There is an old wisdom that the only wise decisions universities need to make are those related to recruitment – of staff and students alike. Success in these is likely to translate into success in general.
Last week, staff recruitment was extensively discussed between heads of faculties, departments and independent institutes in a seminar aimed at the UEF leadership. According to my understanding, there was a wide consensus on moving from recruitments that are based on curricula and academic subjects to those that are based on the university’s strategy and its thematic entities. If the strategy doesn’t guide our recruitments, then there is no need for it.
Heads of faculties, departments and units need to have access to the big picture about staff and funding in order to do real strategic HR planning. A mere review of annual vacancies is not enough.
Furthermore, our recruitment processes need to become increasingly flexible and faster. It is not likely that we are able to attract top players if it takes months or even years to make the recruitment decision. However, this is something that we can change by streamlining our own instructions and practices, and this is also something the Finnish legal framework allows us to do.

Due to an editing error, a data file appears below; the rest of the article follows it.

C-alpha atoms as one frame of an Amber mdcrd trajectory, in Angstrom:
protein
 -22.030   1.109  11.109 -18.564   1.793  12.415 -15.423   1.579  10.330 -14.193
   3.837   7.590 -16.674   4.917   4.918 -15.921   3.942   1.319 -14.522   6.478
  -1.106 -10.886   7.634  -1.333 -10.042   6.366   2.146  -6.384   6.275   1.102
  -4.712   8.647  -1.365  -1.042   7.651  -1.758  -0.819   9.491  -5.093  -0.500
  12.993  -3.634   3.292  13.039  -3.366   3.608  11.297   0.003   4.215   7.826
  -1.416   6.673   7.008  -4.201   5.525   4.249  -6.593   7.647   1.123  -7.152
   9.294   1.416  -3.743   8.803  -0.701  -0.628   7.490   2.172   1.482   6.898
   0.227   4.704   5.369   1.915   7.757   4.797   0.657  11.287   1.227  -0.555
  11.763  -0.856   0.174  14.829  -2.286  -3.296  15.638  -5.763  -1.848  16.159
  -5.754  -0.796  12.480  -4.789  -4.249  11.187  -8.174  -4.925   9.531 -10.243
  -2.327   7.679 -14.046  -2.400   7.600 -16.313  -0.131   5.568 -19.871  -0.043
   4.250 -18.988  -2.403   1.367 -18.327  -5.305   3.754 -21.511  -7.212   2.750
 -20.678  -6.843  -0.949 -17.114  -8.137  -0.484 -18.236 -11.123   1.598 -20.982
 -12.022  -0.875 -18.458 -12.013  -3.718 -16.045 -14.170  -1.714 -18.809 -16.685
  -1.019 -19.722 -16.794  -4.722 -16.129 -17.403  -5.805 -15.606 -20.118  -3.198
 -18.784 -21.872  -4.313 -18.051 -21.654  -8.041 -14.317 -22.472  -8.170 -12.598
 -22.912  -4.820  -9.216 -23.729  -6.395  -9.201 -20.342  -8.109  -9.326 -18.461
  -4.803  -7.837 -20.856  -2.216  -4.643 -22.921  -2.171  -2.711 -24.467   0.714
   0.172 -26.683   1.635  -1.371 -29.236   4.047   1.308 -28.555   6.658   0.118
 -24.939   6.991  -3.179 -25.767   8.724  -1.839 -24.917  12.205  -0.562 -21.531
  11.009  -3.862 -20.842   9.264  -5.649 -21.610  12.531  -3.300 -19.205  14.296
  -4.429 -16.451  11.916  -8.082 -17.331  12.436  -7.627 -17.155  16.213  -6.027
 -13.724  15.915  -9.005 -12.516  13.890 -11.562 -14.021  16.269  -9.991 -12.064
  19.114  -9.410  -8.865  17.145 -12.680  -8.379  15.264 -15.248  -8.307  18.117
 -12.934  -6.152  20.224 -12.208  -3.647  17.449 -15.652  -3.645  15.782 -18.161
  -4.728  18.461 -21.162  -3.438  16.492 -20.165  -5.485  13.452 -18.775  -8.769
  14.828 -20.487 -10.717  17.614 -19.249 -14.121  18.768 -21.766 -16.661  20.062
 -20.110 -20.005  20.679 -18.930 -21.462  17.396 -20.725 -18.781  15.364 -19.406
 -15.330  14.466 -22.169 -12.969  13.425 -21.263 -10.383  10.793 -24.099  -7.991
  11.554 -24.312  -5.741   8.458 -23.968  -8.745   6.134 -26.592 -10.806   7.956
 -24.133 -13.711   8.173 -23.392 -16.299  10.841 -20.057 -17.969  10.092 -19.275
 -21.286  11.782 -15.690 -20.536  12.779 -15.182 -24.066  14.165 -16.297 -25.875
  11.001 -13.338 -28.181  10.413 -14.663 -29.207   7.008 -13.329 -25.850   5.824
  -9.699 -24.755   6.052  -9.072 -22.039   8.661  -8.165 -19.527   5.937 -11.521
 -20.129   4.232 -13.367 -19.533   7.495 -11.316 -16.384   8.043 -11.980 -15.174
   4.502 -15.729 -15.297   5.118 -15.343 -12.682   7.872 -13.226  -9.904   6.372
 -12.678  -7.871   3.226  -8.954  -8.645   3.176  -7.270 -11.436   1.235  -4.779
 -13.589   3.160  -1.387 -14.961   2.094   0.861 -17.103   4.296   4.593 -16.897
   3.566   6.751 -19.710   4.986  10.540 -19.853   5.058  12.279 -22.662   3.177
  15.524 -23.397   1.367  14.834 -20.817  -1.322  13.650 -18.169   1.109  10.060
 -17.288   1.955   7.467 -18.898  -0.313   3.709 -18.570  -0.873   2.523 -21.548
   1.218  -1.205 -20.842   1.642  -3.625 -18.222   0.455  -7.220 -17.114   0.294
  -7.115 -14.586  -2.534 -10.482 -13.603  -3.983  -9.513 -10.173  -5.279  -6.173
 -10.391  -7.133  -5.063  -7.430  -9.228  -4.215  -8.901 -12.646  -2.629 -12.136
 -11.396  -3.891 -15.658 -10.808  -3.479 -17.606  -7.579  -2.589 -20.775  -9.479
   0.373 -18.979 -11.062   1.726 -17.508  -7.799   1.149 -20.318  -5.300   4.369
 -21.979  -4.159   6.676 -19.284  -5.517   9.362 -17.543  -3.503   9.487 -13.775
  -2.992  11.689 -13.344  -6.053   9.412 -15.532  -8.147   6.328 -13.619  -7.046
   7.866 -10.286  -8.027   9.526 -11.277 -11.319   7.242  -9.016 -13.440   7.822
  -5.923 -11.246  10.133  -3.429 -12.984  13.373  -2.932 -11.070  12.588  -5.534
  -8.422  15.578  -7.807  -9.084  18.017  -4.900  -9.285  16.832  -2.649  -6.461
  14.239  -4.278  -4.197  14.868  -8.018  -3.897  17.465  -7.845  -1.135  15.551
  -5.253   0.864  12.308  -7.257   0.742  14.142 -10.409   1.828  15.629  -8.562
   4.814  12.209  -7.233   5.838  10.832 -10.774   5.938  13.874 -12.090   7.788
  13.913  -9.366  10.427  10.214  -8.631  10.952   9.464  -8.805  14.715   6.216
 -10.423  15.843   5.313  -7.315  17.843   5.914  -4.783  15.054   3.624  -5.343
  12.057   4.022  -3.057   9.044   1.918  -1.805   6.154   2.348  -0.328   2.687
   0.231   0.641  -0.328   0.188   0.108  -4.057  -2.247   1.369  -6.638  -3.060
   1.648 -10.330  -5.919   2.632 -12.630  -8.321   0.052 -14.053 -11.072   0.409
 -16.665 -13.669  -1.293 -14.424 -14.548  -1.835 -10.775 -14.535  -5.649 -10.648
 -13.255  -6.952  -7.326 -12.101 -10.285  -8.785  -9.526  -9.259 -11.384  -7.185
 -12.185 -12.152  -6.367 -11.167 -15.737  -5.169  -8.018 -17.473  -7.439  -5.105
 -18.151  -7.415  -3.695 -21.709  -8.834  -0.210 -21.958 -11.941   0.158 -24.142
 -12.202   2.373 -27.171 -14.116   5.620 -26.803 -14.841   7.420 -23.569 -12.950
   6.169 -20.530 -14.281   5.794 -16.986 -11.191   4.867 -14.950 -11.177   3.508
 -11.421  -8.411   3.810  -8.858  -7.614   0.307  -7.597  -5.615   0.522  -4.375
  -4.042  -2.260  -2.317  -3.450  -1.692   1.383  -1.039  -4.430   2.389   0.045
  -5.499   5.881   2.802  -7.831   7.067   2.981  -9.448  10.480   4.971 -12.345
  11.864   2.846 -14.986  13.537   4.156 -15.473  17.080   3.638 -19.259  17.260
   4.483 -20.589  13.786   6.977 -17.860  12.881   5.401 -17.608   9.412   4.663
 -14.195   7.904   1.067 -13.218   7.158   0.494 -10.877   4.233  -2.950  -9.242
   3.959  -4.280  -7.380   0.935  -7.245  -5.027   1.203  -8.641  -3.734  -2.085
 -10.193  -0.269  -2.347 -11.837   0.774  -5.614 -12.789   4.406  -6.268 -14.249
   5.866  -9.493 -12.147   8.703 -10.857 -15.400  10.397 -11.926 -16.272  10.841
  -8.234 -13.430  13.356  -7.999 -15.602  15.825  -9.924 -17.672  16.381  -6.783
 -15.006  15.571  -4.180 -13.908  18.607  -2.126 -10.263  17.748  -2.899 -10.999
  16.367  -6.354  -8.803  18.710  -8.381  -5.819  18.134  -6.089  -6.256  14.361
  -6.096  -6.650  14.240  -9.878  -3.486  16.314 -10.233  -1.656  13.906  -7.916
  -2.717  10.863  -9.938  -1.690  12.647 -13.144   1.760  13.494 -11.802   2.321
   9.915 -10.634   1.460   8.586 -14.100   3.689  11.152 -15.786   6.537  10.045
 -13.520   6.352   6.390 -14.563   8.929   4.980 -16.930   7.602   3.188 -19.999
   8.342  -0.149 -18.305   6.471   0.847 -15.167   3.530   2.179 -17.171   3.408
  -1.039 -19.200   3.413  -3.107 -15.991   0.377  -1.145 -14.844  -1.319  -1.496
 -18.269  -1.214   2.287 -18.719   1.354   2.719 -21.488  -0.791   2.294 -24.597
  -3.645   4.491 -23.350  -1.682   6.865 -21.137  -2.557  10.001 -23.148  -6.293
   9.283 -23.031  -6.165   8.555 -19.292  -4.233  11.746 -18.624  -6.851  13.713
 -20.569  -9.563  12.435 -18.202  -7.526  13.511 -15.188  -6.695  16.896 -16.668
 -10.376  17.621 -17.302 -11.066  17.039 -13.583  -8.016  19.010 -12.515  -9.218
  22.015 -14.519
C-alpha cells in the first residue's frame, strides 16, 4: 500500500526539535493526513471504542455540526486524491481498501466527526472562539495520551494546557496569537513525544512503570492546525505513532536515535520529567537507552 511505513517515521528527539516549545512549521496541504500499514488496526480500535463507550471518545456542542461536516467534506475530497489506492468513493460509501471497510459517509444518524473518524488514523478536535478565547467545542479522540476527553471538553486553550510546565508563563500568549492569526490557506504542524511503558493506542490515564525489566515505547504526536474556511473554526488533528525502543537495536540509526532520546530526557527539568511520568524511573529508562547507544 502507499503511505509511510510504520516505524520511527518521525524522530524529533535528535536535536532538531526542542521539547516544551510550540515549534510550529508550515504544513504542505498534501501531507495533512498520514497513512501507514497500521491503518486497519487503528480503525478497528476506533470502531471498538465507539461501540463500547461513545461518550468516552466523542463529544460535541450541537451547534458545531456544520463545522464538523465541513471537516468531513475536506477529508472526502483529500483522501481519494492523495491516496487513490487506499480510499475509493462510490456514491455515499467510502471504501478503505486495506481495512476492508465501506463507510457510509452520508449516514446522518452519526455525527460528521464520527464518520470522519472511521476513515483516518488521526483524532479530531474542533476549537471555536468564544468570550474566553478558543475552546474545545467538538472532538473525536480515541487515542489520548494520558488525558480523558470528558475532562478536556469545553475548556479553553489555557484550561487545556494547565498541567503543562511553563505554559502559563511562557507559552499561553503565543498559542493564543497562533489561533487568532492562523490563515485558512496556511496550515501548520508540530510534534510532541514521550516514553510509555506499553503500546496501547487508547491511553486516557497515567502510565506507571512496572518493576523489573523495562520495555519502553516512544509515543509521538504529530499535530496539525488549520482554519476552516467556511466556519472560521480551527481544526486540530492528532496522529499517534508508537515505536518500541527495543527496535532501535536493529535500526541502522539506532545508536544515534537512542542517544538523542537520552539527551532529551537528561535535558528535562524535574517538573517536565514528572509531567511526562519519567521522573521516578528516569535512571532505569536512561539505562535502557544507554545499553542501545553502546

With a clear idea of the kind of expertise, orientation, social skills, etc., expected of the candidate, we are more likely to succeed in our recruitments compared to just publishing a public notice of vacancy and seeing what kinds of applicants it attracts. This calls for active recruitment: following the doings of potential candidates in several channels and over a longer period of time – and our own networks also come in handy. Furthermore, experts from outside Finland are not likely to venture to a new country and new university without any prior knowledge of the destination and people there, so communicating actively on both sides before the recruitment is essential.
Whether to invest in recruiting people from outside or from within the organisation is a topic of much discussion when it comes to recruitment. The fact remains that Finnish universities tend to recruit too much from within, and there is too little national and international mobility – which are essentially important. However, quality should be the decisive factor also here. No matter where the candidate comes from, we need to make sure that we hire the best and most committed individual.
Thanks to profiling funding obtained from the Academy of Finland and our own strategic funding, we are in a position to make a significant number of new recruitments in the near future. Succeeding in these will affect our success in the long run, so what we need now is an active, flexible and quality driven approach.